Politics in Uttar Pradesh, which sees elections in 2017, has perked up, particularly following the distasteful remarks made by Dayashankar Singh about BSP leader Mayawati. Given Mayawati’s identity, the issue became an embarrassment for BJP. Subsequently, some of the moral high that the BSP had gained was lost by party leaders training their megaphones on Singh’s wife and daughter, who had nothing to do with the matter. While this indicates the loose tongues and misogynistic culture that runs through Uttar Pradesh politics, across parties, what does it suggest in hard political terms?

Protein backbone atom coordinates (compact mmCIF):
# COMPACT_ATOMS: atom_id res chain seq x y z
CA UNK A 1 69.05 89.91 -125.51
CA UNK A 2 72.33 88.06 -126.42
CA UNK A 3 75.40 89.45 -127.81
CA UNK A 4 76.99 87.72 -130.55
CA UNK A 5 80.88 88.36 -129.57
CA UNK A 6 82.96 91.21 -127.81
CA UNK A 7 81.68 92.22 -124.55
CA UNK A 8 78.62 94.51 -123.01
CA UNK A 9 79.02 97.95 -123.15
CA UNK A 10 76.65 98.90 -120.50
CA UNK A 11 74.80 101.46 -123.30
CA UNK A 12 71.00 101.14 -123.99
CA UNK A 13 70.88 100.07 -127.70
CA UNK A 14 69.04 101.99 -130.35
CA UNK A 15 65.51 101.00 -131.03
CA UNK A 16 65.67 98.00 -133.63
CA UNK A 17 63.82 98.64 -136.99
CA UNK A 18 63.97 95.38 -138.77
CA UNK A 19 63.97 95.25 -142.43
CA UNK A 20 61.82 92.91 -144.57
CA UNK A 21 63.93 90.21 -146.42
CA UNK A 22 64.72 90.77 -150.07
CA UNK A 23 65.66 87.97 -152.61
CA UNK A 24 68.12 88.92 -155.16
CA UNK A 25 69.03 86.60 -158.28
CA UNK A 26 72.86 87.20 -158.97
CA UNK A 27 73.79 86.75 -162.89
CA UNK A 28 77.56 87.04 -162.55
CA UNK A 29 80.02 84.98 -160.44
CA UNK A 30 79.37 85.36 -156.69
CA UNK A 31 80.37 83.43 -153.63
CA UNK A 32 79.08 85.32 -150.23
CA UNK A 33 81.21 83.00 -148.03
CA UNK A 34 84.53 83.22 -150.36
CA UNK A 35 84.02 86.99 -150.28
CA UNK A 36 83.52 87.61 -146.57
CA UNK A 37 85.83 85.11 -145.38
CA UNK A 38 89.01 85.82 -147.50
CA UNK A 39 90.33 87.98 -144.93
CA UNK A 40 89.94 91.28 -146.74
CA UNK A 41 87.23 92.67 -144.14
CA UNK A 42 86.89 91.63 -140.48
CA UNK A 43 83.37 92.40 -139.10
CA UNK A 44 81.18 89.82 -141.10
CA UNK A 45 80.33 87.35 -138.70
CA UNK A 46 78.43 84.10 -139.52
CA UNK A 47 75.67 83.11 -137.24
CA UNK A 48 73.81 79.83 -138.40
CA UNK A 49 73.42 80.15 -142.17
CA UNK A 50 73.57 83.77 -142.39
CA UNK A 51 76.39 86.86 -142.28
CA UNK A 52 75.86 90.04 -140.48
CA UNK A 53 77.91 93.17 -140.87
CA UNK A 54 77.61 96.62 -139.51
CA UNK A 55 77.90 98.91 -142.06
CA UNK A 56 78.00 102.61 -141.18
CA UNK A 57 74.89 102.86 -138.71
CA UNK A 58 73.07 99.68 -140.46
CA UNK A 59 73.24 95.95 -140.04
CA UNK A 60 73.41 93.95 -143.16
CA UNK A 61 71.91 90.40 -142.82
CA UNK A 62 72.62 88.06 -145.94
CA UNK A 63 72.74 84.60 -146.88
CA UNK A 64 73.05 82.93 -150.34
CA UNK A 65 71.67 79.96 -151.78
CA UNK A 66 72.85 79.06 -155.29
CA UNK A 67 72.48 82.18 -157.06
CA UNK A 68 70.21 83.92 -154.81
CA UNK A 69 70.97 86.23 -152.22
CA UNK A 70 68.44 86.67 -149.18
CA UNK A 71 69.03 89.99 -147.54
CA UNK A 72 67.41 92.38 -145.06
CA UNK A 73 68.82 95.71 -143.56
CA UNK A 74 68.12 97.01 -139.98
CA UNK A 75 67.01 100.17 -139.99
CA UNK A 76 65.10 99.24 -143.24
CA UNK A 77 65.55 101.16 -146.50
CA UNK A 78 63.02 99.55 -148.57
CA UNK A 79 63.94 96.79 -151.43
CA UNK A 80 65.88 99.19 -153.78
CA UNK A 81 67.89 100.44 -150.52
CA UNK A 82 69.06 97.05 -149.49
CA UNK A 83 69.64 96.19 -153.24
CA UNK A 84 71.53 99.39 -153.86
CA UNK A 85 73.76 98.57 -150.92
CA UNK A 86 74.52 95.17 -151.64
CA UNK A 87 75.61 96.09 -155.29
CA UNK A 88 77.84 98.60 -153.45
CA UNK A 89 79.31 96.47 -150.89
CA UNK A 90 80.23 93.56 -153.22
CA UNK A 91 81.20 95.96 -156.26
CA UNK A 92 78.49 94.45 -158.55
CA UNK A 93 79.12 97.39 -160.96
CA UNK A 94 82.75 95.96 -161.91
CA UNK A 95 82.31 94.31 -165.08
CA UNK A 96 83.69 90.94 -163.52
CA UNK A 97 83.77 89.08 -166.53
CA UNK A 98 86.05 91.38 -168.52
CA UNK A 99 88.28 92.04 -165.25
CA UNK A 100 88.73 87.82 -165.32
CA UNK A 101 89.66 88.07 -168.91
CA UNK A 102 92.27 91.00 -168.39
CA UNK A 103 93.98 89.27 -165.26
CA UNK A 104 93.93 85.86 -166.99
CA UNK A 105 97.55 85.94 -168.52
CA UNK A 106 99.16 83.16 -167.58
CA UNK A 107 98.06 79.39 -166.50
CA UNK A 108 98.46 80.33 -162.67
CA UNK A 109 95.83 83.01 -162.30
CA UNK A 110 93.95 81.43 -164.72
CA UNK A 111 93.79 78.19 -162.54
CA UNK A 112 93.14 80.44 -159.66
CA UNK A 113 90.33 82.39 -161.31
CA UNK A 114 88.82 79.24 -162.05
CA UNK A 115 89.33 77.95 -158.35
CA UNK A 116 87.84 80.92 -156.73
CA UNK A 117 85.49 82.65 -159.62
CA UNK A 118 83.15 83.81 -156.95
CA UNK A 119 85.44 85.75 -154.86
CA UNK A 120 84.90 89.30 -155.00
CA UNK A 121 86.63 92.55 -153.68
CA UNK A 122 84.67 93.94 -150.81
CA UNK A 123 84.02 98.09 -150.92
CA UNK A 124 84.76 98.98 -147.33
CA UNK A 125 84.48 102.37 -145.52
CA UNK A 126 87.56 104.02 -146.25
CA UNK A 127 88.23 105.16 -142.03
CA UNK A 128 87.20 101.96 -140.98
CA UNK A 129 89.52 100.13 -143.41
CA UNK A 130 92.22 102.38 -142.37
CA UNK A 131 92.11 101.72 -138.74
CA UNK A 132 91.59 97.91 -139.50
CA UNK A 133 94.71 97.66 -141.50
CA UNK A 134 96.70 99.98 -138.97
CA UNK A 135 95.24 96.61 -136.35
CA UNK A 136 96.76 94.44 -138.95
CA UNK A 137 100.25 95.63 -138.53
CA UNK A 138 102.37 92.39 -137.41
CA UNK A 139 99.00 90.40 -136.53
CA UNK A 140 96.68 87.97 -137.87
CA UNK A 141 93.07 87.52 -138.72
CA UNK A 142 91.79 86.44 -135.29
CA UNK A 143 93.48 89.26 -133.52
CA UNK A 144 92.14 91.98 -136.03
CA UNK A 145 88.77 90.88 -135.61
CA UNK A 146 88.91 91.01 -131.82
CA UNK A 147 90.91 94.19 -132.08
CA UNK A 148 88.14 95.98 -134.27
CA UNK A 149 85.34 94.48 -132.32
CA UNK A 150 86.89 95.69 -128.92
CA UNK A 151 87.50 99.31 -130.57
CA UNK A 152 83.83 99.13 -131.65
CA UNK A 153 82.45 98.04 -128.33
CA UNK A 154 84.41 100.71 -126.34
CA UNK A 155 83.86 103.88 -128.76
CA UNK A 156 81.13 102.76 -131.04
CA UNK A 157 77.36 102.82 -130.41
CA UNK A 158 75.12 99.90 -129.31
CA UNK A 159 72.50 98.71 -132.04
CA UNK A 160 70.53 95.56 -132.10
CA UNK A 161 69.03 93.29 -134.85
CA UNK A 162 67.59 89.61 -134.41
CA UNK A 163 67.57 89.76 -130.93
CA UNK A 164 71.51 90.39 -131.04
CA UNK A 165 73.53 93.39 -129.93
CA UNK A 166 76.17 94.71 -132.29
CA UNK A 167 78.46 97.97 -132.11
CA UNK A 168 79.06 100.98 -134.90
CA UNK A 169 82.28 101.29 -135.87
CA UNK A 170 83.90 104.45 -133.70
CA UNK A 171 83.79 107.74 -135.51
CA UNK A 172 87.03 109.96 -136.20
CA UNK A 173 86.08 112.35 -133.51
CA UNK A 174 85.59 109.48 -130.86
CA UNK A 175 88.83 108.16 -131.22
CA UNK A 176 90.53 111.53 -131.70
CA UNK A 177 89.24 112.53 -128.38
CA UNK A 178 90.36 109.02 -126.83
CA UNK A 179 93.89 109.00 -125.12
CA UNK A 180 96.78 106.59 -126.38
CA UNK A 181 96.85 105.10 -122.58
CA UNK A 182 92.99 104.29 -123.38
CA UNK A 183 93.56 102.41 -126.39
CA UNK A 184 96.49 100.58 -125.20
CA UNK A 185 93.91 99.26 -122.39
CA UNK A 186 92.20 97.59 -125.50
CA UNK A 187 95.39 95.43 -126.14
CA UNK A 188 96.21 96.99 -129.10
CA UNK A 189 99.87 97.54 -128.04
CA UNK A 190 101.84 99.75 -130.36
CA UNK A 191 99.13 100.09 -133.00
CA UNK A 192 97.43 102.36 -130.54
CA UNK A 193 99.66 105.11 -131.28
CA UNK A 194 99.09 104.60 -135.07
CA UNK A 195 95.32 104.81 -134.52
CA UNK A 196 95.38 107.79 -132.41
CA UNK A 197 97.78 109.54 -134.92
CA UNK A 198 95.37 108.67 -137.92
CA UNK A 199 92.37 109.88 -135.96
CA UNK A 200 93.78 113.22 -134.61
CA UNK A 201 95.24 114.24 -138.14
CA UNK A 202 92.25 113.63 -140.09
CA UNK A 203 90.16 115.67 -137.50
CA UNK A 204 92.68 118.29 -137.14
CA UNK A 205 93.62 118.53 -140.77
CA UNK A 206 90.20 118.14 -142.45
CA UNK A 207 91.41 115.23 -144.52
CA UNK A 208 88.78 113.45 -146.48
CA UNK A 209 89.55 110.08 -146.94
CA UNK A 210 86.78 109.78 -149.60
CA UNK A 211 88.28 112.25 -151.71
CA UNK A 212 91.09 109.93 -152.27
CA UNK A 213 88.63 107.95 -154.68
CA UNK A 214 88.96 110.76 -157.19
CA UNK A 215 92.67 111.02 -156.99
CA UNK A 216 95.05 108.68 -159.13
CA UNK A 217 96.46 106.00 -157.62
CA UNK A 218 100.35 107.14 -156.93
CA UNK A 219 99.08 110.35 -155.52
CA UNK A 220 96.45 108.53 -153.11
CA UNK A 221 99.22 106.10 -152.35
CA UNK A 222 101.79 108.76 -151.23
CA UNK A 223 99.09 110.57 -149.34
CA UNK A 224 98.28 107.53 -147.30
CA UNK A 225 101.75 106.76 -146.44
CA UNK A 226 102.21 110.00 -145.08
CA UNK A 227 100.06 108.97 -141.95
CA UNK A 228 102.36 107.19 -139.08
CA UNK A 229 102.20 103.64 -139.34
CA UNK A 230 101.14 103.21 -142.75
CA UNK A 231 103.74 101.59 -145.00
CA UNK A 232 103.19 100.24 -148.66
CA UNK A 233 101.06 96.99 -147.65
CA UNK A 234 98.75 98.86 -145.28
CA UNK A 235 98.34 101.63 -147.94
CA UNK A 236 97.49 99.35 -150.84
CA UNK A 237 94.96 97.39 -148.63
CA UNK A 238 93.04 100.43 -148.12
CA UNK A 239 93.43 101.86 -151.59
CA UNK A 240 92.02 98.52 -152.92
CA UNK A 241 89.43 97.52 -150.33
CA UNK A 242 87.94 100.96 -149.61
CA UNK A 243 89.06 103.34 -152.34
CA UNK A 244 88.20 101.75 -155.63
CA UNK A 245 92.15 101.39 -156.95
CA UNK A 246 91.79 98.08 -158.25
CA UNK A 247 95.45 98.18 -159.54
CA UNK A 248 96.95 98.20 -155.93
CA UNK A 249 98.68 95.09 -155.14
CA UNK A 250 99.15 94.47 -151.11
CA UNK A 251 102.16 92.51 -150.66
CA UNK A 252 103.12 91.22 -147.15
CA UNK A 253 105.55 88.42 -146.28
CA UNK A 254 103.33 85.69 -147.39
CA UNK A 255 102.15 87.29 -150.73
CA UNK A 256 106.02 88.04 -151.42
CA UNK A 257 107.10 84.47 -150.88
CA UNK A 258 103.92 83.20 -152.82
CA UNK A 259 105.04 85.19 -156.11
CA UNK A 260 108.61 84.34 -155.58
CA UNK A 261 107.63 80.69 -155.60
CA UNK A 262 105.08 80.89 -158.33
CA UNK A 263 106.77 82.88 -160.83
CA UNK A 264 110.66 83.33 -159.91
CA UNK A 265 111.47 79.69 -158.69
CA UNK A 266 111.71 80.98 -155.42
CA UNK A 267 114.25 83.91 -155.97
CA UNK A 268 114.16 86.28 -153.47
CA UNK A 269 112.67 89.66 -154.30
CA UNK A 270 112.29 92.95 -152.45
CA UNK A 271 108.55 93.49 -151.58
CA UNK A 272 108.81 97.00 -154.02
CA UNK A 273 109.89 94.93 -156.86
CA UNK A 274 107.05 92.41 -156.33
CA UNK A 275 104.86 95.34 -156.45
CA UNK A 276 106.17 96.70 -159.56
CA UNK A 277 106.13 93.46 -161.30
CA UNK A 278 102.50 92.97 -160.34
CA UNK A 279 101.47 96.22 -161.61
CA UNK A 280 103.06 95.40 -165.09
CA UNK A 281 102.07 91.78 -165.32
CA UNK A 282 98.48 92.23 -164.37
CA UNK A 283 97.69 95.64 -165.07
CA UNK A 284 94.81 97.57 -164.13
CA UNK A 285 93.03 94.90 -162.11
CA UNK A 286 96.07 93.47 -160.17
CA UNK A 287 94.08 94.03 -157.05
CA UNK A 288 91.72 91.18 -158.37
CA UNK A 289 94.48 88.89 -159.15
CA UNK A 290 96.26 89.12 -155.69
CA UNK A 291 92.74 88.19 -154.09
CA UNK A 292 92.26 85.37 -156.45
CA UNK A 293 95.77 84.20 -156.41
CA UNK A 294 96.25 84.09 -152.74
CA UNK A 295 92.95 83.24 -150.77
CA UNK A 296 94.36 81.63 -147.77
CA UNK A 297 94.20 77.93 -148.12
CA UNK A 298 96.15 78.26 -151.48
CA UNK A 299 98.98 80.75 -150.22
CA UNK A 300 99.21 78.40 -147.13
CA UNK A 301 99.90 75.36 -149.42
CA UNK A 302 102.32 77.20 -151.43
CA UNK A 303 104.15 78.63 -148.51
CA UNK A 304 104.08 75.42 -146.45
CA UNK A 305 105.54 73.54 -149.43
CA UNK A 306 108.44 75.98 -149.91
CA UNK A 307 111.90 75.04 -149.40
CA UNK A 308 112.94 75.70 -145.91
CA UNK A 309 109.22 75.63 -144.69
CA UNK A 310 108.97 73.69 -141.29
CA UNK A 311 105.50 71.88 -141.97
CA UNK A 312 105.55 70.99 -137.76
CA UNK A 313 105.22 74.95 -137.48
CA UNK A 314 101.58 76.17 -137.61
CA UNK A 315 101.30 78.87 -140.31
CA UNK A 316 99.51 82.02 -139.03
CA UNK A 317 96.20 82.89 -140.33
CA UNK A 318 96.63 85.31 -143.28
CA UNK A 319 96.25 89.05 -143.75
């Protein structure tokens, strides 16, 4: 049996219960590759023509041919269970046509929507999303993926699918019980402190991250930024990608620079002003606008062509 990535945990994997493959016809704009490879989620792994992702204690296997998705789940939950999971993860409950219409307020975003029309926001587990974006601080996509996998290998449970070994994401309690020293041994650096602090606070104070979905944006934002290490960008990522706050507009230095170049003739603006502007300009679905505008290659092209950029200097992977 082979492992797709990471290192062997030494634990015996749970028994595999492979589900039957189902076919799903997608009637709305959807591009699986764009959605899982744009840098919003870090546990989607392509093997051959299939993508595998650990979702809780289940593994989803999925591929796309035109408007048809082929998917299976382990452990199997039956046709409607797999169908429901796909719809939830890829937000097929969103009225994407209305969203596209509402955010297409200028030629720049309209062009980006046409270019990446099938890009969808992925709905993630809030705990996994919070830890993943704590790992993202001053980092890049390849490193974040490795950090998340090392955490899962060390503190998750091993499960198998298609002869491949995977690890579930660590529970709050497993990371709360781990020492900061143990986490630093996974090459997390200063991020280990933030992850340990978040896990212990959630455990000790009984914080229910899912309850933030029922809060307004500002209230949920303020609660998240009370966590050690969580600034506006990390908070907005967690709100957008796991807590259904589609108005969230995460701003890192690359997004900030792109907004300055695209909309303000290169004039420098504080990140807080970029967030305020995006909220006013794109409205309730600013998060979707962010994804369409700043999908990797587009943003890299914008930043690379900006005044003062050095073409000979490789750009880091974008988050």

It is here that the story gets a little complicated. Uttar Pradesh is set for a fascinating election in a state where power has been won and lost in recent years by parties that have formed innovative and dynamic social coalitions. Indeed, it is possible to identify families, particularly in urban areas, that have voted for all four major parties in the past decade: the BJP (2014), the Congress (2009), the BSP (2007) and the SP (2012).